Reconciling the seemingly irreconcilable: The WHO's ICF system integrates biological and psychosocial environmental determinants of autism and ADHD: The International Classification of Functioning (ICF) allows to model opposed biomedical and neurodiverse views of autism and ADHD within one framework

Sven Bölte, Wenn B. Lawson, Peter B. Marschik, Sonya Girdler

Research output: Contribution to journalArticle

Abstract

Neurodevelopmental disorders (NDDs), such as autism and ADHD, are behaviorally defined adaptive functioning difficulties arising from variations, alterations and atypical maturation of the brain. While it is widely agreed that NDDs are complex conditions with their presentation and functional impact underpinned by diverse genetic and environmental factors, contemporary and polarizing debate has focused on the appropriateness of the biomedical as opposed to the neurodiverse paradigm in framing conceptions of these conditions. Despite being largely overlooked by both research and practice, the International Classification of Functioning Disability and Health (ICF) endorsed by the World Health Organization in 2001 views functioning dynamically, offering a framework for investigating, assessing and treating NDDs holistically. Exemplified by autism and ADHD, we argue that the ICF provides not only a multitude of opportunities in accounting for the environmental determinants in researching and clinically managing NDDs, but opportunities for harmonizing the seemingly irreconcilable biomedical and neurodiverse paradigms.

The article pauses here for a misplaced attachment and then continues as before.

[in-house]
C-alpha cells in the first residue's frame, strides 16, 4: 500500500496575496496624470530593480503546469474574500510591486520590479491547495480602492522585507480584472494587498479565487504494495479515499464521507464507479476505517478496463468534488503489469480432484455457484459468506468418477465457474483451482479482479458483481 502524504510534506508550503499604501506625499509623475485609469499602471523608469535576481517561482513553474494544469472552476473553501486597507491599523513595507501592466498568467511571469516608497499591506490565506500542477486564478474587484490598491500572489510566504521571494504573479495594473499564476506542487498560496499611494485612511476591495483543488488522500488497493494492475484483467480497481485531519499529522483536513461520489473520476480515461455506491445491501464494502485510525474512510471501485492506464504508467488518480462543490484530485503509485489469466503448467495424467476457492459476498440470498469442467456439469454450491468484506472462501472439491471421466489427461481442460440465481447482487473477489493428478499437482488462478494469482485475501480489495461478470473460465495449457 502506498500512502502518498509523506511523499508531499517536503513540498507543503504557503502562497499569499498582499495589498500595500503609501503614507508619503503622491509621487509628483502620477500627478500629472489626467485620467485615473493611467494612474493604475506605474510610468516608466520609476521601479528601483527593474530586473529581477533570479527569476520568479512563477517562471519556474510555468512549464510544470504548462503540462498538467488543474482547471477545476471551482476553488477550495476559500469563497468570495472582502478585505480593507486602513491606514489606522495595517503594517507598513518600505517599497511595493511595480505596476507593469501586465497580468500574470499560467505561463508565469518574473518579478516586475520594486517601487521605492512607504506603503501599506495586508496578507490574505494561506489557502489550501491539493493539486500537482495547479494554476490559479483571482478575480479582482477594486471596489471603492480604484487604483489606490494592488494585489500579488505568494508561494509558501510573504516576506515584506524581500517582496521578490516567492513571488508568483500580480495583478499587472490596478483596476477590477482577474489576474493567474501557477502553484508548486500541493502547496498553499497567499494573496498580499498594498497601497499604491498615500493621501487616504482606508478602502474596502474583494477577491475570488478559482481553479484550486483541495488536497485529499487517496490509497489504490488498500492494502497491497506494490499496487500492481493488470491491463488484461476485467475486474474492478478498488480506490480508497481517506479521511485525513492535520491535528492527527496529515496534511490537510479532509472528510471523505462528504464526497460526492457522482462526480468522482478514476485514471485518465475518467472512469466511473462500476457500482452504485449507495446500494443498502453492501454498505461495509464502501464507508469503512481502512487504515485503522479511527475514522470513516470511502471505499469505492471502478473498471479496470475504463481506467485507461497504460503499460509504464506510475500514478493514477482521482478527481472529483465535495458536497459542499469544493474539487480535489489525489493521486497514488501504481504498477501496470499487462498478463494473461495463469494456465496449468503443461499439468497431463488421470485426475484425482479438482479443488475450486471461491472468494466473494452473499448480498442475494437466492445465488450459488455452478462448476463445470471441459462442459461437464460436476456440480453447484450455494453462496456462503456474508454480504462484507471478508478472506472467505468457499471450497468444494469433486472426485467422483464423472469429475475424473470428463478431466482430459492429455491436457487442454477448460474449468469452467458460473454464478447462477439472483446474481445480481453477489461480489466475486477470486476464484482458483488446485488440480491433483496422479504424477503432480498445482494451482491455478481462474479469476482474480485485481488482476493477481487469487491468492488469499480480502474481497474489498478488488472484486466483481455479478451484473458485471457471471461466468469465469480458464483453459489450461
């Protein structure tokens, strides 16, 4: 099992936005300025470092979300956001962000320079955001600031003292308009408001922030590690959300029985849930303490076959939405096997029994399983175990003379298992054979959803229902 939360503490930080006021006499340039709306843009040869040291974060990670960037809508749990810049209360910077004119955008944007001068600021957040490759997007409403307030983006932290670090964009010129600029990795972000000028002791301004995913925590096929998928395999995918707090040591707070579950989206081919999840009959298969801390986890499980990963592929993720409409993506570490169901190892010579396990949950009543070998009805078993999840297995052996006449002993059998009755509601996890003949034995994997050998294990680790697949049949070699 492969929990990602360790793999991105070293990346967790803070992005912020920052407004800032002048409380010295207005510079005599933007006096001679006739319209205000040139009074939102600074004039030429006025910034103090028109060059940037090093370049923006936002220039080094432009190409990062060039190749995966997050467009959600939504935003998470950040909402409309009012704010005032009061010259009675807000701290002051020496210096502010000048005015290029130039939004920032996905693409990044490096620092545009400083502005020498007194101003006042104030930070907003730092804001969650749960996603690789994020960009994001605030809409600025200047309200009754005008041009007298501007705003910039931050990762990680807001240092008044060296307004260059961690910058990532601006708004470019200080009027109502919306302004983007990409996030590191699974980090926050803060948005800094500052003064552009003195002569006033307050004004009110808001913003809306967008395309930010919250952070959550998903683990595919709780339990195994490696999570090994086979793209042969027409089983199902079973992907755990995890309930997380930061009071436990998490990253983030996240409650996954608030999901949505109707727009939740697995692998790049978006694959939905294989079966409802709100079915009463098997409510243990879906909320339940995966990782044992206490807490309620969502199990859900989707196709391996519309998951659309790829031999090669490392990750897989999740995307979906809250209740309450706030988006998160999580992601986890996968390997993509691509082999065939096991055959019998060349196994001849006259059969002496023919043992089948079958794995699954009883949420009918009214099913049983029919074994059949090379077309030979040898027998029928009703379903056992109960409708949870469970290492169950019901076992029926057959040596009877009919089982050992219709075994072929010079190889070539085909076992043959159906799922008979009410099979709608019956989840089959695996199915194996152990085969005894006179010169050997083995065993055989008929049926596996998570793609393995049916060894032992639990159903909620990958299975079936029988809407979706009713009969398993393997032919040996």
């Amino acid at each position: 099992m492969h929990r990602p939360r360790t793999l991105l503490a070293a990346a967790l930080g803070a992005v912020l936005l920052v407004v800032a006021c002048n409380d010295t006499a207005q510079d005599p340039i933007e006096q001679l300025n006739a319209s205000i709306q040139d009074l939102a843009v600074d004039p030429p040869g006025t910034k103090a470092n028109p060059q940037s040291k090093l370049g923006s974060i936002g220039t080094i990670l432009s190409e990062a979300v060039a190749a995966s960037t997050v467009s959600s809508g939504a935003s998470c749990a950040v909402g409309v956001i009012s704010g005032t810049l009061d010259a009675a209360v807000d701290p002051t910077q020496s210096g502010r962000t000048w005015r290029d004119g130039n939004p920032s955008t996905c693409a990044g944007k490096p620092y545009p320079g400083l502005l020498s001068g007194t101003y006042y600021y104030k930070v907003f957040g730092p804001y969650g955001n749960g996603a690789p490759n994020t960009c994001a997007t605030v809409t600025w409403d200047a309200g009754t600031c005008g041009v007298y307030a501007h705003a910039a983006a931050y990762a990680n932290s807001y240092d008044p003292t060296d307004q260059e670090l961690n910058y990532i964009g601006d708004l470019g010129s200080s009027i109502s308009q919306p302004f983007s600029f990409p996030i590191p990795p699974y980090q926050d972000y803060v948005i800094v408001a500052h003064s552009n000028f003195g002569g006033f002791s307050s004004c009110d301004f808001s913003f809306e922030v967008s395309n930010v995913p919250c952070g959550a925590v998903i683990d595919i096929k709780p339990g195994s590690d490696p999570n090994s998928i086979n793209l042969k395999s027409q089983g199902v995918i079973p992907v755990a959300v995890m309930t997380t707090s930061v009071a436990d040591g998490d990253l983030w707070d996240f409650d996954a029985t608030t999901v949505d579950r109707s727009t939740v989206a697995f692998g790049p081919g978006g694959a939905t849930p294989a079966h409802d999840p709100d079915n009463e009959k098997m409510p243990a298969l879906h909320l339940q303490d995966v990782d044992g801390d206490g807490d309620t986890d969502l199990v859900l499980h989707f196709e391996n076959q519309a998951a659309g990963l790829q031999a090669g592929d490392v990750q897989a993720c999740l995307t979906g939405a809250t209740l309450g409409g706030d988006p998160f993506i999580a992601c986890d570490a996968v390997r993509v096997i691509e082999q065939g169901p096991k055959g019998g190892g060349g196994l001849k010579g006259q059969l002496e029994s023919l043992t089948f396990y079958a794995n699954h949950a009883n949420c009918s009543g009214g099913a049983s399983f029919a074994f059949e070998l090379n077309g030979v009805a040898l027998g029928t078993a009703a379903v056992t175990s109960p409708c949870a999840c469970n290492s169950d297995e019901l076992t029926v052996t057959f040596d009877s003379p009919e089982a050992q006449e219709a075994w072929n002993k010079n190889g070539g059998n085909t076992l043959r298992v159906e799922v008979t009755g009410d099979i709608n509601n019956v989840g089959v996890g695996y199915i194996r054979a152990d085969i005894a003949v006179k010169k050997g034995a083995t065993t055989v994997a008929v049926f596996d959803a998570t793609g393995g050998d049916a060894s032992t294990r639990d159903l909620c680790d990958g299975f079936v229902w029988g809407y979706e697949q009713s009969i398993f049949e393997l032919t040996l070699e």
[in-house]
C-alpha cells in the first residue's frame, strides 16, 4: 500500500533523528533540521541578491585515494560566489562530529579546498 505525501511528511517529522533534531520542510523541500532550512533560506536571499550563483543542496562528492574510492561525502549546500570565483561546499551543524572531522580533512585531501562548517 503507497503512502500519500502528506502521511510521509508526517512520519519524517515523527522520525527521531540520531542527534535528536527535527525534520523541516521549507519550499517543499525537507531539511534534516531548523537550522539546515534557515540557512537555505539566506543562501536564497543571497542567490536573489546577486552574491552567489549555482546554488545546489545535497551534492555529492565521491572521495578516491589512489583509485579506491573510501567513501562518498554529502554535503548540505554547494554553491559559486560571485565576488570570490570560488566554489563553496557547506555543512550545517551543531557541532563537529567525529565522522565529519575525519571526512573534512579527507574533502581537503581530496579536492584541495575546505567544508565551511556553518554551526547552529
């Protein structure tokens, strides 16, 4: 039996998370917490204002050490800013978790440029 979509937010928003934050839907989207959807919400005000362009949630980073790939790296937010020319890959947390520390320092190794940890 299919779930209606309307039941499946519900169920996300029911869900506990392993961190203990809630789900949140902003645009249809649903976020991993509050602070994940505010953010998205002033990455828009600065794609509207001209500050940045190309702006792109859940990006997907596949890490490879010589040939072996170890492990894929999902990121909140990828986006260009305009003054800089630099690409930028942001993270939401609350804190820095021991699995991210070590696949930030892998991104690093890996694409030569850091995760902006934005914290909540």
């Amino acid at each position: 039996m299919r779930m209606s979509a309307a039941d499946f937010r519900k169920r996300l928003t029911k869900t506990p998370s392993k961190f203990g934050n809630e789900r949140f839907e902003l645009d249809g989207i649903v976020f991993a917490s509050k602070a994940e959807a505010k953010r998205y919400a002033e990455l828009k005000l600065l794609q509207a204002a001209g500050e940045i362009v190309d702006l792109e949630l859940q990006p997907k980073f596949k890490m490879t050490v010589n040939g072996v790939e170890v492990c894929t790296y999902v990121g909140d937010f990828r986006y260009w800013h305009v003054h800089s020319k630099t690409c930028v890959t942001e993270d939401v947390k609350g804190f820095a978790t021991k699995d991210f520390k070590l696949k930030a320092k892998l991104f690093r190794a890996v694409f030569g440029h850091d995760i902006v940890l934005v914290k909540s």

Original languageEnglish
JournalBioEssays
DOIs
Publication statusE-pub ahead of print - 1 Apr 2021

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